The view in Moscow is that there is now as much indecision, vacillation,  and chaos between  the Elysée and the Hexagon Balard  in Paris as there is in Washington between the White House and the Pentagon, over what last stand NATO can make in the Ukraine, and where to position it —  east of Kiev, or east of Lvov and the Polish border region.

The Moscow source again: “the NATO fortress and bunker plan for the Ukraine is proving a failure, and the Ukrainians are falling back on the old Wehrmacht tactic of ad hoc battlegroups with  increasing percentages of unit leftovers and low-quality conscripts acting as fire brigades to plug holes in the lines so as to delay the Russian advances. But what is the bunker fallback plan along what lines – is the plan to wait until the Americans, French, Germans or Poles show up? This is the stuff of Nazi dreams. It’s too late.”

A western military source comments: “I’m not so sure, as some of the Russian milbloggers are, that the broad front approach [Russian General Valery] Gerasimov is taking heralds a new approach to modern warfare – or operational art, if you like. The push at different points, conserving men and materiel in favour of firepower is being done as much, or more out of political considerations, which include those of a domestic character (Putin’s public support, domestic stability);  and also the military objective since Day One of the Special Military Operation — to draw in and destroy as many and as much of the US-NATO manpower and equipment in the Ukraine as possible.”

“The Russian ‘retreat’ conducted in Fall of 2022 was part of the plan and struck me as being inspired by the Mongol tactic of attacking, making a big show of running away, only to turn to pursue and then destroy the enemy. The Ukrainians and their NATO handlers fell for it hook, line and sinker. Now they don’t have the forces needed to maintain their fortress strategy, let alone conduct much in the way of counter-attacks. It was in this fashion that Gerasimov gained the upper hand in the two-front war – the one on the Ukrainian battlefield and the one on the Russian home front.”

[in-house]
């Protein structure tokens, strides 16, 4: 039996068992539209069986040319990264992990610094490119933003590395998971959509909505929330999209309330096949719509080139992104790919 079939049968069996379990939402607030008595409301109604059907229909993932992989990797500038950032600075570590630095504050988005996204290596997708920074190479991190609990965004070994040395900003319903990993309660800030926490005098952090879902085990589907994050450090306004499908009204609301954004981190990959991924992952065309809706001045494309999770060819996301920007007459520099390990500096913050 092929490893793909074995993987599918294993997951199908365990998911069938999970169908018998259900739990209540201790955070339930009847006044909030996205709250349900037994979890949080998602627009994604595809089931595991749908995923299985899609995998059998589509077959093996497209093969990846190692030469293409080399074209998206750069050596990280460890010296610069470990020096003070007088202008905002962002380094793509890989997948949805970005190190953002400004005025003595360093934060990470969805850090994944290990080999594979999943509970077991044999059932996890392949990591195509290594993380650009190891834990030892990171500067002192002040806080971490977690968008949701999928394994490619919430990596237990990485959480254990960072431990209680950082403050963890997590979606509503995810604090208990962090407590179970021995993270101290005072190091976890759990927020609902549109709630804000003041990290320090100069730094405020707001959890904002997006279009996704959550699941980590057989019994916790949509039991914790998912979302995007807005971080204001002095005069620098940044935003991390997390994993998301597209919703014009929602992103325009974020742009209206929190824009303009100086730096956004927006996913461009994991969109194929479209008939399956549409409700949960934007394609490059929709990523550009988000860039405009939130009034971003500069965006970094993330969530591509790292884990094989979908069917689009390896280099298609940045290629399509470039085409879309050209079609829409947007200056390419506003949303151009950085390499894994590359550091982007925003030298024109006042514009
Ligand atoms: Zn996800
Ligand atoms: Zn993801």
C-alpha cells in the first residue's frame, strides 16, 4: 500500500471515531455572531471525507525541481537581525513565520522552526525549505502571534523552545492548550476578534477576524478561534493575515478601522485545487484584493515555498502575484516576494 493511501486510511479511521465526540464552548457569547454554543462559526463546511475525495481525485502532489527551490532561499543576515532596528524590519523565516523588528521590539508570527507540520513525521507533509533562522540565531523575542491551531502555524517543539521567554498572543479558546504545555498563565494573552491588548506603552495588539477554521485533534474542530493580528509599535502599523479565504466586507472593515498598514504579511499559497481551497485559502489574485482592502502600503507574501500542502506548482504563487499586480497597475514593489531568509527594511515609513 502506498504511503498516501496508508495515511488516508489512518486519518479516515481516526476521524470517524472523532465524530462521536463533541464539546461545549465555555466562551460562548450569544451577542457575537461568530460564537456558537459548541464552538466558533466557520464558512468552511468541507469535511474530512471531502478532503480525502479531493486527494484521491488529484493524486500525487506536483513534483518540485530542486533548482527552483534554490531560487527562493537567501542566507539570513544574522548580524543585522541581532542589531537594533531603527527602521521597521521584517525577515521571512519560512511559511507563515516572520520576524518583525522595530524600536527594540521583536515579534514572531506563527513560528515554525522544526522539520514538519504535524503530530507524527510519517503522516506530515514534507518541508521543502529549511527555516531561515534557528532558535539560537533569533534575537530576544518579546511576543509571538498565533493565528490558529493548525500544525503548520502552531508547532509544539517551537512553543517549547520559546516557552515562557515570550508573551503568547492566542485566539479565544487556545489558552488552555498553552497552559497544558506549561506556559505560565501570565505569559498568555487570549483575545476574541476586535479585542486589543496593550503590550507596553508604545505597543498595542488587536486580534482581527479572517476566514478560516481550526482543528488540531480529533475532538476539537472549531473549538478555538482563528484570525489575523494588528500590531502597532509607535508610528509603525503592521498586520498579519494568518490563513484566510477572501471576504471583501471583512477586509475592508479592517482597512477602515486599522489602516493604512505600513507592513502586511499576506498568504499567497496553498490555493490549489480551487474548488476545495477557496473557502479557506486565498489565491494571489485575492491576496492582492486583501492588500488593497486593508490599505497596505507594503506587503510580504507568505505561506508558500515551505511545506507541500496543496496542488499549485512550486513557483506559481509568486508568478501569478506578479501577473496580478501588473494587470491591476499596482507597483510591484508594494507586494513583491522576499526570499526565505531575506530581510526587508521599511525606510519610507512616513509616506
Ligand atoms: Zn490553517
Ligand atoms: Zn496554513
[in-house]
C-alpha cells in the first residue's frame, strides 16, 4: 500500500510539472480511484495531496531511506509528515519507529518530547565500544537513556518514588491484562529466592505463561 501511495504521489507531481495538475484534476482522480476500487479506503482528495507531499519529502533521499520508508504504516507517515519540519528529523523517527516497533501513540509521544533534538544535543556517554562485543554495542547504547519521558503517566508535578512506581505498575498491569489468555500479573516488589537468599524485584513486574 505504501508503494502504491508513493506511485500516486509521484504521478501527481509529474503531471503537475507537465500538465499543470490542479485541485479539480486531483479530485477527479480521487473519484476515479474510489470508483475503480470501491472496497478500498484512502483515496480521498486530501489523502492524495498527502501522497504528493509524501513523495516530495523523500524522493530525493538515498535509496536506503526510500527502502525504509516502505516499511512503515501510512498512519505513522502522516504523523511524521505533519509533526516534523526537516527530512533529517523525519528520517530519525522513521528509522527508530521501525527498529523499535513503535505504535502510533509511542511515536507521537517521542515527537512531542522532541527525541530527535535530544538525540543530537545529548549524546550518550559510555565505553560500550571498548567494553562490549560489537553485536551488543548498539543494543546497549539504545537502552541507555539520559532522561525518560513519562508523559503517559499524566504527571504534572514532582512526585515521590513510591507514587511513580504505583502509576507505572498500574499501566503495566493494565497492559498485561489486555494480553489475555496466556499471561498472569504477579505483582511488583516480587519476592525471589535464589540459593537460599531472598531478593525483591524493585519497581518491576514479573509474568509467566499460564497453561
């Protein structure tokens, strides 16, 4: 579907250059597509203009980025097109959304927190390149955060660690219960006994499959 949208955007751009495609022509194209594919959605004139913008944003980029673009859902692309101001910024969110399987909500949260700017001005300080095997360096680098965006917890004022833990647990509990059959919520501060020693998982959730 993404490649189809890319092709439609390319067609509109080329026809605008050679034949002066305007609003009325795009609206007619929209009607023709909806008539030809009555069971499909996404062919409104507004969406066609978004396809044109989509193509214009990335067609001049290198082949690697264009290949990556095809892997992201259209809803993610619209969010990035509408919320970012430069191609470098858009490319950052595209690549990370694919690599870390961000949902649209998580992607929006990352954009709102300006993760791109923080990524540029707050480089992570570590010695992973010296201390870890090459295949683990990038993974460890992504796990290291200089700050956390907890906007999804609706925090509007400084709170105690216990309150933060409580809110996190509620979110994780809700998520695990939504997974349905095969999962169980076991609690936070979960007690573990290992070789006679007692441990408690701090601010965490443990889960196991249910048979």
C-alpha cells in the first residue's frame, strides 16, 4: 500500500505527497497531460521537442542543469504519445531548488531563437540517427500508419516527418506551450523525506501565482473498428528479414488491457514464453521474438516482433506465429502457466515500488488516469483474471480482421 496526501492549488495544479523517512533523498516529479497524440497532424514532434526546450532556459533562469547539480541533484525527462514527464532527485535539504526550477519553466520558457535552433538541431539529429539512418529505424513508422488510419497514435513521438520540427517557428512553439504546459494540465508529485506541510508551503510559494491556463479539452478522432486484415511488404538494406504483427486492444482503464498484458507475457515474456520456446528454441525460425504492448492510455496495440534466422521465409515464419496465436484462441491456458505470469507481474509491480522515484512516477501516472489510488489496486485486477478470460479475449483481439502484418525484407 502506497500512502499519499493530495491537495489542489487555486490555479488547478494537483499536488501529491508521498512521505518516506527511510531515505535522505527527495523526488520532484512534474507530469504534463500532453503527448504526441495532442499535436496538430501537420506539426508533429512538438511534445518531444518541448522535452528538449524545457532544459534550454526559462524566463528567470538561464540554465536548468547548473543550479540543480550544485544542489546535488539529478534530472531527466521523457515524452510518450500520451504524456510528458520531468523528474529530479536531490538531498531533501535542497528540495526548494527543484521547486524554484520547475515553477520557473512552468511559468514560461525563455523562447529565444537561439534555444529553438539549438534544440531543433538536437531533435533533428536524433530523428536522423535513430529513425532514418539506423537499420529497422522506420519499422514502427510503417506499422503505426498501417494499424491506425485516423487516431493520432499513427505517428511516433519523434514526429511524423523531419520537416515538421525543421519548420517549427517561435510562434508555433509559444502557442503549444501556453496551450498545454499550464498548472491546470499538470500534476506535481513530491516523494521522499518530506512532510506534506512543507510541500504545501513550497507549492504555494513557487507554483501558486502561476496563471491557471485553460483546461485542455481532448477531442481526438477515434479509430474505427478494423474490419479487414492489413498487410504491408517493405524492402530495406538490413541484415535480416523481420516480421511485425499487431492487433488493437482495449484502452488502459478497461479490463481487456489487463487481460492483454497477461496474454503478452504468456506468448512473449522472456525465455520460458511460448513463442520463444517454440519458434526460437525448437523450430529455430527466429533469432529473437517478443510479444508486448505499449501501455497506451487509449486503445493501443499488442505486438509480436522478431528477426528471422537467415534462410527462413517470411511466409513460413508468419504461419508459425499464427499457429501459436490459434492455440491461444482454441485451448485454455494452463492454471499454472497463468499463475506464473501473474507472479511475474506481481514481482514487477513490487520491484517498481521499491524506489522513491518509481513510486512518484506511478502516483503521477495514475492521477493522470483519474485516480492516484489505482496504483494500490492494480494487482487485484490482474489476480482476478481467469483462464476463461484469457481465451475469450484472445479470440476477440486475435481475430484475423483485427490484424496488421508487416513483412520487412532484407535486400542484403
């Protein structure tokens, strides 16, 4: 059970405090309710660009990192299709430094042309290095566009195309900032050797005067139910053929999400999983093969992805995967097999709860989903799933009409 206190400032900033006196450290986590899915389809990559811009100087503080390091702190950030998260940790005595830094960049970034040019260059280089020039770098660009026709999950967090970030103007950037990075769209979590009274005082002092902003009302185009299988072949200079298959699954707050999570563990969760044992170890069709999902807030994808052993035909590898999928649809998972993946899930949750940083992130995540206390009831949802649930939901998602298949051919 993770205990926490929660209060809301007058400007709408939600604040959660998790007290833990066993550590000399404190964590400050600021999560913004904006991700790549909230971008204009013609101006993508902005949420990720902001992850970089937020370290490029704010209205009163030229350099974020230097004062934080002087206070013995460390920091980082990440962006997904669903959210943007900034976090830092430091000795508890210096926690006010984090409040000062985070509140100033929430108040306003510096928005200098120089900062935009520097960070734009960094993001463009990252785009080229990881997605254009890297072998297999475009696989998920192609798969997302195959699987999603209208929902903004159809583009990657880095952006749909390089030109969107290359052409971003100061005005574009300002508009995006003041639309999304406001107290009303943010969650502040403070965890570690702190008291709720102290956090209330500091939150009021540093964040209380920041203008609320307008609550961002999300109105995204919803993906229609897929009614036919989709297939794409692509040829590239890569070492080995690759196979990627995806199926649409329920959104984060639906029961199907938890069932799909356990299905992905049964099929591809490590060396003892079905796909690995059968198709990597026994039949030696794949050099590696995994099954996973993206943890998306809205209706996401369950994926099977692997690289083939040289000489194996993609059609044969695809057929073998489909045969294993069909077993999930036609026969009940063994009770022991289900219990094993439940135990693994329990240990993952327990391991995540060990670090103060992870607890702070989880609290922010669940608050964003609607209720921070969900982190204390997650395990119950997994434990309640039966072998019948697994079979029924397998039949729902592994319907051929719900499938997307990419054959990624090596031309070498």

“Deep battle is still the Russian doctrine. Its form and components may change, but the concept remains the same. The art is in figuring out where and when the holes drilled in the other side’s military, economic, and political structures will line up, and present the path to be exploited by Gerasimov. We can bet he’s known for quite some time.”

Two translations follow of current Russian military analyses. The first is by Boris Rozhin, whose Colonel Cassad Telegram platform is one of the leading military blogs in Moscow. The second is by Yevgeny Krutikov  who publishes long pieces in Vzglyad, the semi-official security analysis medium in Moscow, and short pieces in his Telegram account, Mudraya Ptitsa (“Wise Bird”).  

The translation is verbatim and unedited. Maps and illustrations have been added.

Source: https://t.me/s/boris_rozhin -- posted on February 27, 2024 – 20:25.  Part II has not been published yet.

February 27, 2024
The operational crisis of the Armed Forces of the Ukraine – Part 1
By Boris Rozhin (“Colonel Cassad”)

The successes of our troops strengthen faith in a collective victory. However, it is necessary to soberly assess the three factors that make up the operational situation at the front:

— our forces and materiel – the forces and materiel of the enemy;

— the ratio between them;

— the operational environment.

The situation in which the enemy is now on the defensive can be called an operational crisis. For four months, the Armed Forces of the Ukraine [VSU is the Russian acronym] command concentrated their reserves in Avdeyevka and Chas Yar, weakening other sectors of the front (in particular, Kupyansk and Zaporozhye). Having failed to ensure a crucial preponderance of forces, against the background of an increase in the media importance of Avdeyevka,  the enemy lost the operational initiative and is now forced to withdraw to reserve linesof defence. But they are not fully operational.

The transfer of reserves of the VSU is carried out under the increasing attacks of our aviation and high-precision attacks on key railway nodes (for example, Pokrovsk and Konstantinovka). Many VSU units need to be withdrawn for reformation, which is currently impossible. Therefore, they are equipped at the expense of mobilized citizens with low motivation and combat training.